Last week a QuestionPro reader sent us a survey that wasn’t getting the kinds of response rates that she wanted. After reviewing the survey, we came up with a few “best practices” that were super easy to do, don’t take much time and best of all, don’t require you to be a big time market research professional to get big time results.
1. Insert a header or logo in your survey design — this tells me who the survey is coming from and if it’s a brand I can trust. It’s a visual image and really lends credibility. Here’s how to do that – http://questionpro.com/help/20.html
2. Send Invitations — Whether you send a link in an email invitation or upload a list of emails and send an invitation from the system. There are certainly advantages and disadvantages to both.
If you send a link in an email — This is really easy to do and you can also send that link via Facebook and other channels and people can pass it on easily. The DISadvantage — is that it’s also easy to separate the survey link from the message that introduces and describes the survey. And if people don’t have the background – they might click on the survey to see what it is — and then bail on you because they don’t “get it”
3. Write a good intro to your survey — QuestionPro offers a very cool feature called the intro/header — this is where you can tell people about your survey. So if you do send an anonymous link — when people click on it — they can still see a description of what the survey is about.
Here is the how-to info for putting in an introduction – http://www.questionpro.com/help/137.html — BTW don’t get confused by the terms and conditions check box — it’s a great feature – but you DON”T have to use it.
4. Writing the introduction — I’m making this a separate point because it’s SO important. Write your introduction as if you were talking to a SINGLE person (because a single person will be reading it). Imagine that you were VERBALLY going to ask someone to take your survey — what would you say — WRITE that. Pretend like you’re writing an email message to a friend. This is another way to increase your response rate.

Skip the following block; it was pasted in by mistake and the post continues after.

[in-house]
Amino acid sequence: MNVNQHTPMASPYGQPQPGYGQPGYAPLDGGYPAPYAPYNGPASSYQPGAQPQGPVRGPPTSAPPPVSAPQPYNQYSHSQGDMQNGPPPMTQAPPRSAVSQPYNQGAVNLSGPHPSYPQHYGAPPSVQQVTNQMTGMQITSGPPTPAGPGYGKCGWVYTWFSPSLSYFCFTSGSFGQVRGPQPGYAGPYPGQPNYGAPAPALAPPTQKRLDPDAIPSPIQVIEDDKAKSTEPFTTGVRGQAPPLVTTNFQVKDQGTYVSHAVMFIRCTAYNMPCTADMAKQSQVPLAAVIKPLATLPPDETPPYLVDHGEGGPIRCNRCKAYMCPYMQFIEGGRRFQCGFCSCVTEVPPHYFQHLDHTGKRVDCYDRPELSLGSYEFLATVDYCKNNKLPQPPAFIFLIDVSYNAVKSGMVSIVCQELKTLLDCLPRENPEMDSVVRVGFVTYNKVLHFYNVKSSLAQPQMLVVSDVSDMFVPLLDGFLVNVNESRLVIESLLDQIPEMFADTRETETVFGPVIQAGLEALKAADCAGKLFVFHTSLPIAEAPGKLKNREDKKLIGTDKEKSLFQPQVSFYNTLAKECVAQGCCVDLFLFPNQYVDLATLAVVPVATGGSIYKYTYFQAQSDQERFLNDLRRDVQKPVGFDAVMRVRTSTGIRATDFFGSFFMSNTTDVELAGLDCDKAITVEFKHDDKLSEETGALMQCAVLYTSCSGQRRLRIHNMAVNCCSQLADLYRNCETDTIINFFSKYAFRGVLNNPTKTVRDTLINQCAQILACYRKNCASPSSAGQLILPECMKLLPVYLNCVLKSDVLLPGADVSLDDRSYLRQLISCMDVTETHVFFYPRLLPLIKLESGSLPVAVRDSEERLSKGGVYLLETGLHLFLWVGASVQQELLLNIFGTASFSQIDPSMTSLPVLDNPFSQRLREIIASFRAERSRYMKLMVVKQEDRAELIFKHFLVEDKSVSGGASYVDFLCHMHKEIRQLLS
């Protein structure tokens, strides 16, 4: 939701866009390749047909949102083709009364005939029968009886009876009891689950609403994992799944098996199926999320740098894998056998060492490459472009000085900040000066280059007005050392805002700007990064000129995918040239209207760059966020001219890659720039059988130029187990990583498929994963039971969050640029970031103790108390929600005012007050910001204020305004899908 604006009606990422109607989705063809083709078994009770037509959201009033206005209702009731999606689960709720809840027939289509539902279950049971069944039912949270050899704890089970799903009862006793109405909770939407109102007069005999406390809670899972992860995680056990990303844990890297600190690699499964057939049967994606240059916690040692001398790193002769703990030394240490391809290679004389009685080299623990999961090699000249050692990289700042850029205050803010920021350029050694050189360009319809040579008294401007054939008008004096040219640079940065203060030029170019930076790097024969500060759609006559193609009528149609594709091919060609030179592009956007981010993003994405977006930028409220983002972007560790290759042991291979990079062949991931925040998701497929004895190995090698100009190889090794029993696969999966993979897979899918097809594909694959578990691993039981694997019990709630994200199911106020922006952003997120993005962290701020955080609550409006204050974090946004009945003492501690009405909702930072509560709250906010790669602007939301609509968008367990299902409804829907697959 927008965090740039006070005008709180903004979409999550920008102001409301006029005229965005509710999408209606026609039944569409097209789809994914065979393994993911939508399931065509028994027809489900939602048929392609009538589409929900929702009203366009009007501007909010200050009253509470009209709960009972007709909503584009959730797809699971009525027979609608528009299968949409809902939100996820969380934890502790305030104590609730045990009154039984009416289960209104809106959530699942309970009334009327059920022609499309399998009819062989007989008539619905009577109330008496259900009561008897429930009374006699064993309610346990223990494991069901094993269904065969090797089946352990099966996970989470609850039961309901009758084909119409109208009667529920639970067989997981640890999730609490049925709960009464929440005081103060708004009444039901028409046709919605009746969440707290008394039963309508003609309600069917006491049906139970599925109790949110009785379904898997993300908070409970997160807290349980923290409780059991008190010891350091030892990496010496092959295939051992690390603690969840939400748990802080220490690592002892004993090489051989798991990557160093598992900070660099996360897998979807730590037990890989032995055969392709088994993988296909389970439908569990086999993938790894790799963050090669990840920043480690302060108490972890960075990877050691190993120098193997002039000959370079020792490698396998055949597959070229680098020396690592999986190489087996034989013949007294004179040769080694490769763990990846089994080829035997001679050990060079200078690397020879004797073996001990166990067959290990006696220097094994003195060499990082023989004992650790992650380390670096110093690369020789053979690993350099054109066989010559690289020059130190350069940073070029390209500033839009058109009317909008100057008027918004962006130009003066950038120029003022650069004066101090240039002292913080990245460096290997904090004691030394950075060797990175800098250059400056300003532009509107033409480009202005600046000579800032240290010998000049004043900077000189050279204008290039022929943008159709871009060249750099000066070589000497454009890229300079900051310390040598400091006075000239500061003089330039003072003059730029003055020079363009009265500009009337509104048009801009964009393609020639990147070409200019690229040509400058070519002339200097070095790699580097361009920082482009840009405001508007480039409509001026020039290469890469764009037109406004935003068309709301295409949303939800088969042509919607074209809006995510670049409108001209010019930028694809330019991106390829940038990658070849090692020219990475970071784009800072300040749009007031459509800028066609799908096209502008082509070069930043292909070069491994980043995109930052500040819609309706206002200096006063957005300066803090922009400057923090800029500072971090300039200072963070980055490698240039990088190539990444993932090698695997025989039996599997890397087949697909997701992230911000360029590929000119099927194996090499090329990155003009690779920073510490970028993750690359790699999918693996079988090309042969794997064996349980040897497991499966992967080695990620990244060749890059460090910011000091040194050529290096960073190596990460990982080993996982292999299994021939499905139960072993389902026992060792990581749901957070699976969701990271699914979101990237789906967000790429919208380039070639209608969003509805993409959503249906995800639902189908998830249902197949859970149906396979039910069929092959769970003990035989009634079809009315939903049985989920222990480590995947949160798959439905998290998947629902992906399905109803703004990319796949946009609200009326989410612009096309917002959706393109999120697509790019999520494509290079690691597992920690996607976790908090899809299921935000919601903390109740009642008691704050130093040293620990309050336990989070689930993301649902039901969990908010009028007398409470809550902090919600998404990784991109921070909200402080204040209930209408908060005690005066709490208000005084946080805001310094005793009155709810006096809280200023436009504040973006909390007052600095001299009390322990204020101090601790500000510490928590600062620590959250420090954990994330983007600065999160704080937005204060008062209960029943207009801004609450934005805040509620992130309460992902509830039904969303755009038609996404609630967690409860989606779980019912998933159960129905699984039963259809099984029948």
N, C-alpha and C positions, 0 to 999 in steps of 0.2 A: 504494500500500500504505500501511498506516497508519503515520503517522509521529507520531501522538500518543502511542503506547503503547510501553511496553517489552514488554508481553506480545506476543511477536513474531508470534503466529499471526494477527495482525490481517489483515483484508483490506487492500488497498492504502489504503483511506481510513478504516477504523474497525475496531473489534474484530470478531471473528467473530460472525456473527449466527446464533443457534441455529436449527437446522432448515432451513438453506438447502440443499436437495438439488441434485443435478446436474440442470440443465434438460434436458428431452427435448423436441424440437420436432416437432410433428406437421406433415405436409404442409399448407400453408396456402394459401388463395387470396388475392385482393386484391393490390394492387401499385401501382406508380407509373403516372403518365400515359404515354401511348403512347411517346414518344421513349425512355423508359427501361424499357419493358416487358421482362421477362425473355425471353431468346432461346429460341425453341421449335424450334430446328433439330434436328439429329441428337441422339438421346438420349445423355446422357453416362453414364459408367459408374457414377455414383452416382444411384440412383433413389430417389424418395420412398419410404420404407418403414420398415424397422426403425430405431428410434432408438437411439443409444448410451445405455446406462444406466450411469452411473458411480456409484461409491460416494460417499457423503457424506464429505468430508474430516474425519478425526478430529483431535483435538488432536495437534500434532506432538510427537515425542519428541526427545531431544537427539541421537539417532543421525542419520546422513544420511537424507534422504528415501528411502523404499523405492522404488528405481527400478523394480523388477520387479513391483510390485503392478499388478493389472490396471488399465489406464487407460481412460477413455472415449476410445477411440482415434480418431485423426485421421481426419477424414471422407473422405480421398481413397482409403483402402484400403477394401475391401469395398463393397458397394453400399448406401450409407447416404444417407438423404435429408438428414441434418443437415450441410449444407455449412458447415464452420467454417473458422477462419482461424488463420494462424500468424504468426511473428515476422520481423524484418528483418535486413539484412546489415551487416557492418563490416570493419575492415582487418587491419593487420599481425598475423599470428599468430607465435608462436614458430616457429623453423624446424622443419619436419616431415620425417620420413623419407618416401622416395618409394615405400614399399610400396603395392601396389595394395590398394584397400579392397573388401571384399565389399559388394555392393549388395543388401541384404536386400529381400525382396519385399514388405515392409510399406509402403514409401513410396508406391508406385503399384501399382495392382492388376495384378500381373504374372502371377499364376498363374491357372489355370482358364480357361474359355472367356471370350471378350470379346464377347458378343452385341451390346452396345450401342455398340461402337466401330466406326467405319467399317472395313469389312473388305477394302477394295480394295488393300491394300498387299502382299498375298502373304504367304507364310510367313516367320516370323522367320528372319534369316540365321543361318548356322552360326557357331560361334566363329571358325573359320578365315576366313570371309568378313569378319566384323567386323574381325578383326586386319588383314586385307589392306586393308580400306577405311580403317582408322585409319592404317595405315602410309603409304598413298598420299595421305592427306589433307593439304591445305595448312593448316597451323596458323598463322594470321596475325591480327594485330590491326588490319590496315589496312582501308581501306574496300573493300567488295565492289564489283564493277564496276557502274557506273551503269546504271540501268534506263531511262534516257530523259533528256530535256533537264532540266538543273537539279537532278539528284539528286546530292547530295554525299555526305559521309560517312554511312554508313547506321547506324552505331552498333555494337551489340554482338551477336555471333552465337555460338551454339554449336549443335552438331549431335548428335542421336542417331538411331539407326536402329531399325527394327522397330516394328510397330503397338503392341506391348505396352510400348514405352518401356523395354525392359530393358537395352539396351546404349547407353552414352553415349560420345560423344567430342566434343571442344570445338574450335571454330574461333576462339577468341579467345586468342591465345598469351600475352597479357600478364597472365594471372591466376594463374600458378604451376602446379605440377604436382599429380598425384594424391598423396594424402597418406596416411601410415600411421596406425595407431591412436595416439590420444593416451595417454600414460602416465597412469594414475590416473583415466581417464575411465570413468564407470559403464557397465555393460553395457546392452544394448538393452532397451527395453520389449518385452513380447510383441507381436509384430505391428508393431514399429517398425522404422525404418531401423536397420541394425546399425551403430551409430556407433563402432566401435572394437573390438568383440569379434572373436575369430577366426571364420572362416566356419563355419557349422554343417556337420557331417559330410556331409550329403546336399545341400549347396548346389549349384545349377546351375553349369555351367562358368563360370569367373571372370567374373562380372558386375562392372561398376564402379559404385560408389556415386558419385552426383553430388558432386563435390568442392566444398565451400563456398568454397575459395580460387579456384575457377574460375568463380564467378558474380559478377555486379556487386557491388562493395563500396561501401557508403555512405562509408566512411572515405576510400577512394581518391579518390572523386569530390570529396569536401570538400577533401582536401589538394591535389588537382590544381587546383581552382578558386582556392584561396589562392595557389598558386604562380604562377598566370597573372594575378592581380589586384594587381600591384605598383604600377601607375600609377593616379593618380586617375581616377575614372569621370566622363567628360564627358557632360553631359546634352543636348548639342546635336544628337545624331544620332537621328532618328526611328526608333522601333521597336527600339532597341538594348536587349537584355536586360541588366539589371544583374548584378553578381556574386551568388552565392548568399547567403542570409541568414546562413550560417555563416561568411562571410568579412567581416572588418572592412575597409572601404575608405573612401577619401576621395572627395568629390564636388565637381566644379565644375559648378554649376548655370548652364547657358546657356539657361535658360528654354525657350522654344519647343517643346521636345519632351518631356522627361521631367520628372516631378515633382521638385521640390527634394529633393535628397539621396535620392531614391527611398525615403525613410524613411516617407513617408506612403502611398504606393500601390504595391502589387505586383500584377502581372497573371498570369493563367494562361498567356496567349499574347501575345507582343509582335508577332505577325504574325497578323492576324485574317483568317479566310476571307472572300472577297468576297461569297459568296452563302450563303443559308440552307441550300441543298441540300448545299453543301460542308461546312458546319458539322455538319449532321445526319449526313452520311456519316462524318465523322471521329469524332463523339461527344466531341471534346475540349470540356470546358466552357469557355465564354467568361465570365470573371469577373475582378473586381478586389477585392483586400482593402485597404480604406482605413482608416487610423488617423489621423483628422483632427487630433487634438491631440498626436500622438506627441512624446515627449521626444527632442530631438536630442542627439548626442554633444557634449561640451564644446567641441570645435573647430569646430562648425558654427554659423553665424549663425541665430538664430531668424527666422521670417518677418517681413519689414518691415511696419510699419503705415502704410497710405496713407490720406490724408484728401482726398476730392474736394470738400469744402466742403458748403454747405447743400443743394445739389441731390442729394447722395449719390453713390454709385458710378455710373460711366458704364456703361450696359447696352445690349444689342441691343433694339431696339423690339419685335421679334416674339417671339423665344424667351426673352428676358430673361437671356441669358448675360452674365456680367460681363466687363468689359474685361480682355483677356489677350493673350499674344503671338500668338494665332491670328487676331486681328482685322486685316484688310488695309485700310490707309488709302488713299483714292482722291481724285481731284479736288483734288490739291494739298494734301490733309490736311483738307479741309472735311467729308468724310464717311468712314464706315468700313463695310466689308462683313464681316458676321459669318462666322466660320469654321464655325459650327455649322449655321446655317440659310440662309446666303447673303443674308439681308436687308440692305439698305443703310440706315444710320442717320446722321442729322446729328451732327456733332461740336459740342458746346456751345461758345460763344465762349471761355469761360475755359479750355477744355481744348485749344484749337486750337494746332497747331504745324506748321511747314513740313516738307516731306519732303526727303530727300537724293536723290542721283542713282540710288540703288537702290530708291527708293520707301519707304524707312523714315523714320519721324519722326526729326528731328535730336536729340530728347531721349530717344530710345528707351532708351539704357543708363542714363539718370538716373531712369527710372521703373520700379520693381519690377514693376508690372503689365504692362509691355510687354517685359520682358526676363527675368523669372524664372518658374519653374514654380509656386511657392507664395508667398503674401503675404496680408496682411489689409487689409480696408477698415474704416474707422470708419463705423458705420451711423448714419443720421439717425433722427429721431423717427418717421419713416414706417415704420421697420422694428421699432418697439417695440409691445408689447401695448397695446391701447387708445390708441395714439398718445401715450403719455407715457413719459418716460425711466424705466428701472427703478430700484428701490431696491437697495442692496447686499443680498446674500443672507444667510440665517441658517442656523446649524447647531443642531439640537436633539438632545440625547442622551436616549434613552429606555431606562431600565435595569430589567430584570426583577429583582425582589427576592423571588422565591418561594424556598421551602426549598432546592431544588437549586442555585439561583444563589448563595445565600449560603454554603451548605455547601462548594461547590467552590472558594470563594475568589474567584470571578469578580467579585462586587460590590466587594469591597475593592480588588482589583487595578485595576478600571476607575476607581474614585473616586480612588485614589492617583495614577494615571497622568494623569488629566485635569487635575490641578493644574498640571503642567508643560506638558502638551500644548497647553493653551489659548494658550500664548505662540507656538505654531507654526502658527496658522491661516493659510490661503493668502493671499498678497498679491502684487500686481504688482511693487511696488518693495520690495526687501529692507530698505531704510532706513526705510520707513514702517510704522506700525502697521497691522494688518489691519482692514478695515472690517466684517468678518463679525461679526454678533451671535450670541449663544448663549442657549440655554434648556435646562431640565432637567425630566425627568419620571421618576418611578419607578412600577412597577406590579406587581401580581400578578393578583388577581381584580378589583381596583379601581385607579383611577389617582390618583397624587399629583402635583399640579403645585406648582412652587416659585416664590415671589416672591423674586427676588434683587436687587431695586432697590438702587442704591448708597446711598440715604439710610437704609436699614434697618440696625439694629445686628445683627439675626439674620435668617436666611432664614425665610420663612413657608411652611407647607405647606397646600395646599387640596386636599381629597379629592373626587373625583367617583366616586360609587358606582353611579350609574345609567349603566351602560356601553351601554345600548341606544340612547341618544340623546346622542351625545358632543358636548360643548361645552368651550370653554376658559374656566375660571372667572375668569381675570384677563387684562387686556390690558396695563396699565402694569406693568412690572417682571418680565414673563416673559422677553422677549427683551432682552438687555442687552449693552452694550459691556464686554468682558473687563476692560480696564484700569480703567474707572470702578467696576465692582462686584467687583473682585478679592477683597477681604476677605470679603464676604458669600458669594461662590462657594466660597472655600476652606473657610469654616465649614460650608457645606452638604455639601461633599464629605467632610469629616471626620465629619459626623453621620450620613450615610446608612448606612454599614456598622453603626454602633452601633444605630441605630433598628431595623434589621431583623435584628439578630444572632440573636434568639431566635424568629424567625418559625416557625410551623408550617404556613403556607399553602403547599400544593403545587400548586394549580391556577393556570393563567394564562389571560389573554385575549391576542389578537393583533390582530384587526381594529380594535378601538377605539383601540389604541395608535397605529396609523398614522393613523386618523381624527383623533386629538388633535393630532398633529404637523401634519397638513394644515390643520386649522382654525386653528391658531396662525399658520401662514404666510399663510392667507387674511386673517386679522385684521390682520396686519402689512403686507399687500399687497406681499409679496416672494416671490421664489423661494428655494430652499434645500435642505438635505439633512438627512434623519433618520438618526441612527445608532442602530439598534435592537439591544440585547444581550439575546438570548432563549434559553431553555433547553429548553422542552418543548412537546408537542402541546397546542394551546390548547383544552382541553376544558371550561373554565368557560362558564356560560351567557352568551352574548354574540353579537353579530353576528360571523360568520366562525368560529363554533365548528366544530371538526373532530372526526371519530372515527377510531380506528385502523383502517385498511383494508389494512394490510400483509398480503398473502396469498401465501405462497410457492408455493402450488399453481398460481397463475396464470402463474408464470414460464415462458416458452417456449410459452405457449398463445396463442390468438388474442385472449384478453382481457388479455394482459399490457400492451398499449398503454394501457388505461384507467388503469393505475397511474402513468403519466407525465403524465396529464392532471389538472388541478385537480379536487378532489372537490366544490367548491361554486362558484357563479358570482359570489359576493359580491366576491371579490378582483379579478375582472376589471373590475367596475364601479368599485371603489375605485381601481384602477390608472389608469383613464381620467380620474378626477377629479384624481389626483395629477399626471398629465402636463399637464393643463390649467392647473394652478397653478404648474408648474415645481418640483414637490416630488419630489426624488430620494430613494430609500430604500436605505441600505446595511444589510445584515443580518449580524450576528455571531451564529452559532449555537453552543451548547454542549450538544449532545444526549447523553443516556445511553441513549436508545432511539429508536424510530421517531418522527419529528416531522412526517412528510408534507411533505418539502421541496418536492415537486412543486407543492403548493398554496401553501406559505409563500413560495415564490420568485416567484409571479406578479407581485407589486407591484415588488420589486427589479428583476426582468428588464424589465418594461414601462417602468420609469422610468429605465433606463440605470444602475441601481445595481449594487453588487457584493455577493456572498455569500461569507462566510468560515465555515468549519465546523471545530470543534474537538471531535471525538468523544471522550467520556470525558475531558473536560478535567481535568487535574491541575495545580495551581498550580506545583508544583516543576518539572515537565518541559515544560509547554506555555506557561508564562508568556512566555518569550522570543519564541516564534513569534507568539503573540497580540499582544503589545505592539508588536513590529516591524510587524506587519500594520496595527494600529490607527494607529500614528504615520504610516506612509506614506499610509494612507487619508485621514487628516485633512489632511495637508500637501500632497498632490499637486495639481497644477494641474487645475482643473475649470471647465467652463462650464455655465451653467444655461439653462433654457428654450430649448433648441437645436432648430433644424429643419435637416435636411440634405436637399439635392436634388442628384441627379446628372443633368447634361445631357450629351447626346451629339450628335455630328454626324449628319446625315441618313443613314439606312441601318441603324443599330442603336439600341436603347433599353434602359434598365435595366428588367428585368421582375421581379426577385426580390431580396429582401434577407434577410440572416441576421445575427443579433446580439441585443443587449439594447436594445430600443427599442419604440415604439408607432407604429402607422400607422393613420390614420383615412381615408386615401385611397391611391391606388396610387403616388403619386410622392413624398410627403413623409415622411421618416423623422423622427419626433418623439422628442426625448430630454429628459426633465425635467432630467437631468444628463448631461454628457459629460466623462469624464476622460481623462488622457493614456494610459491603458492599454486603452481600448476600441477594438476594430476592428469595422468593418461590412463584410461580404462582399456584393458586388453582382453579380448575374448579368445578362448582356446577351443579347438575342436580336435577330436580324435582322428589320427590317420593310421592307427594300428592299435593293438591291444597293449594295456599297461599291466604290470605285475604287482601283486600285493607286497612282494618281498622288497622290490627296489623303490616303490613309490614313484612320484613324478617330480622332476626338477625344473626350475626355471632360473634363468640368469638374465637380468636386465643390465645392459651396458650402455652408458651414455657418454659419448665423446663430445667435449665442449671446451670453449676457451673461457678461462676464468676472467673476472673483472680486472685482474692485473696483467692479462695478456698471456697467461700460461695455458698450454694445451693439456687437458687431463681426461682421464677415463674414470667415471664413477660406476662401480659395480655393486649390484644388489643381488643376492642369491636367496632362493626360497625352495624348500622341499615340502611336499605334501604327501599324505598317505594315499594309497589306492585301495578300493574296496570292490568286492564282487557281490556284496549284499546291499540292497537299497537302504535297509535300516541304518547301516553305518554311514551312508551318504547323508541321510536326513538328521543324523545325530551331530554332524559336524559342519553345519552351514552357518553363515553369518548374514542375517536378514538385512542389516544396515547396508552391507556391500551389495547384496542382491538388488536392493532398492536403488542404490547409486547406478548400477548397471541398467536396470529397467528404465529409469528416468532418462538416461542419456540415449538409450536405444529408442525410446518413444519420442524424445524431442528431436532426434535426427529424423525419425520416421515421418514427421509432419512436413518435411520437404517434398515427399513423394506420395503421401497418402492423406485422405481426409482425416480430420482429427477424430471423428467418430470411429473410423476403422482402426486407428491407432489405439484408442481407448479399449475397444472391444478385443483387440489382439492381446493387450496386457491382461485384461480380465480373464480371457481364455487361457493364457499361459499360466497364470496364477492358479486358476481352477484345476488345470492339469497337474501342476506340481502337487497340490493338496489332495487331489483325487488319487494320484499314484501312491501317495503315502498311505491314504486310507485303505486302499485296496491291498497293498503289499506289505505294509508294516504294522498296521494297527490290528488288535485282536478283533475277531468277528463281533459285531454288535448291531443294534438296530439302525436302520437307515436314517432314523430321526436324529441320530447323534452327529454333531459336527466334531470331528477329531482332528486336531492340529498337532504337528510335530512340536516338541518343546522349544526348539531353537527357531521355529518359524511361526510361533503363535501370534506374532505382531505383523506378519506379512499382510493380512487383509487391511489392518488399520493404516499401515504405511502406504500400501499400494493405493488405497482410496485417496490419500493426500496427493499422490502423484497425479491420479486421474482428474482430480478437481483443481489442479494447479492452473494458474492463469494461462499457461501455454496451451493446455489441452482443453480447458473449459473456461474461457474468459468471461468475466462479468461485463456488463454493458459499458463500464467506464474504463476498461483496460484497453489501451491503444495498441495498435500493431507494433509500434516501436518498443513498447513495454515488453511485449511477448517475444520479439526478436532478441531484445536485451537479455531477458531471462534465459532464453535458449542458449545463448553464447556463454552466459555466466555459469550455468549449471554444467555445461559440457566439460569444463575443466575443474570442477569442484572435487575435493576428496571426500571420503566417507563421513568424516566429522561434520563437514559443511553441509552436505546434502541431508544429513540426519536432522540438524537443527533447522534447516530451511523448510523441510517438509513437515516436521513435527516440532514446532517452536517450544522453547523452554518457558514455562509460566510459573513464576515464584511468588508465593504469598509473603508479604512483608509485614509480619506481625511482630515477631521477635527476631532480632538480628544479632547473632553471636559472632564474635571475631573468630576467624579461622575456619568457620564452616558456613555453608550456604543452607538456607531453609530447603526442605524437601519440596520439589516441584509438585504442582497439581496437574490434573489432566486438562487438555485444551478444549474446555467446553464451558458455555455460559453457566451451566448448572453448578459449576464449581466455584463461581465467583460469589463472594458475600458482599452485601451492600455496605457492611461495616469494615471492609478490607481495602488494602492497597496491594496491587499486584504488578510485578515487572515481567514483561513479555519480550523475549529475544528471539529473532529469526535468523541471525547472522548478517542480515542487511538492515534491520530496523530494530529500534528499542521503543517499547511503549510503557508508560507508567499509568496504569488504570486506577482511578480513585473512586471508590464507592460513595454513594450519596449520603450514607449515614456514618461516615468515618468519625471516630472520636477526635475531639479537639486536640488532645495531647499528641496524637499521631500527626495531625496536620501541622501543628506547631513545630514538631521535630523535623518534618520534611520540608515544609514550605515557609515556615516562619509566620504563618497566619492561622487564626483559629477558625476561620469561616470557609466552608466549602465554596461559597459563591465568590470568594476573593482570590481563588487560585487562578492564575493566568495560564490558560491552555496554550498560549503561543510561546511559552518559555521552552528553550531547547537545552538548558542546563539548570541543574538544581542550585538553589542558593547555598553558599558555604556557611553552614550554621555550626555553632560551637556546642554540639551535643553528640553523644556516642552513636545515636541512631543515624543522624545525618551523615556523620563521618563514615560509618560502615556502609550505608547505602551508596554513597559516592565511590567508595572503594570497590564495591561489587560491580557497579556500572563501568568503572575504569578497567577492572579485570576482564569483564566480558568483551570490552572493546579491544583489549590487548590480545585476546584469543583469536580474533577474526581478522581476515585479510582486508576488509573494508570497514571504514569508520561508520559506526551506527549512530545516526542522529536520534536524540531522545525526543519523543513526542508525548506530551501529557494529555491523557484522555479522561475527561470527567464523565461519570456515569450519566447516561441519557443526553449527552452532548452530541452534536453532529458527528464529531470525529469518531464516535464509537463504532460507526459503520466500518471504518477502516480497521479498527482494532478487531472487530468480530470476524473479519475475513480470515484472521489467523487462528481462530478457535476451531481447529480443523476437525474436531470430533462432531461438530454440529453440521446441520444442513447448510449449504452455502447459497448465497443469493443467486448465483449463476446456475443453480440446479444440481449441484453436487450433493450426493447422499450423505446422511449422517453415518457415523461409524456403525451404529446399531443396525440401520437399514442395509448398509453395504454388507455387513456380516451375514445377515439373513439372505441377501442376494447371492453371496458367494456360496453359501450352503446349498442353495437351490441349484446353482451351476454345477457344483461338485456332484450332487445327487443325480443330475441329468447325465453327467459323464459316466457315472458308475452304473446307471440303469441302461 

Another tip for writing great introductions is to be SURE to tell the person What’s in it for THEM — how will they benefit by taking the time to answer their questions. Remember their time is a gift — make it worthwhile.
5. Set CLEAR objectives — from looking at your survey – I’m not really sure what it’s about. My secret tip is to write down what decision you’re trying to make — AND — you can even put this in your introduction and kill 2 birds with one stone for example “How would you like to speed up your shopping experience? Yeah – we’d like that too. Please take a moment to tell us a little bit about how long it takes you to find and purchase product so that we can speed things up a bit.” (that’s not the best — but you get the idea)
Your goal is to be clear about what decisions you are trying to make — such as — Should I re-design my site? Or Is there a demand for custom made doggie toys? That’s the decision. Now, think about what YOU would need to see to have you move forward. For example — if 100 people say they will buy my $10 doggie toy, then I’m going to make that available. Or if people shop on my site more than 10 times per year, I will buy another server.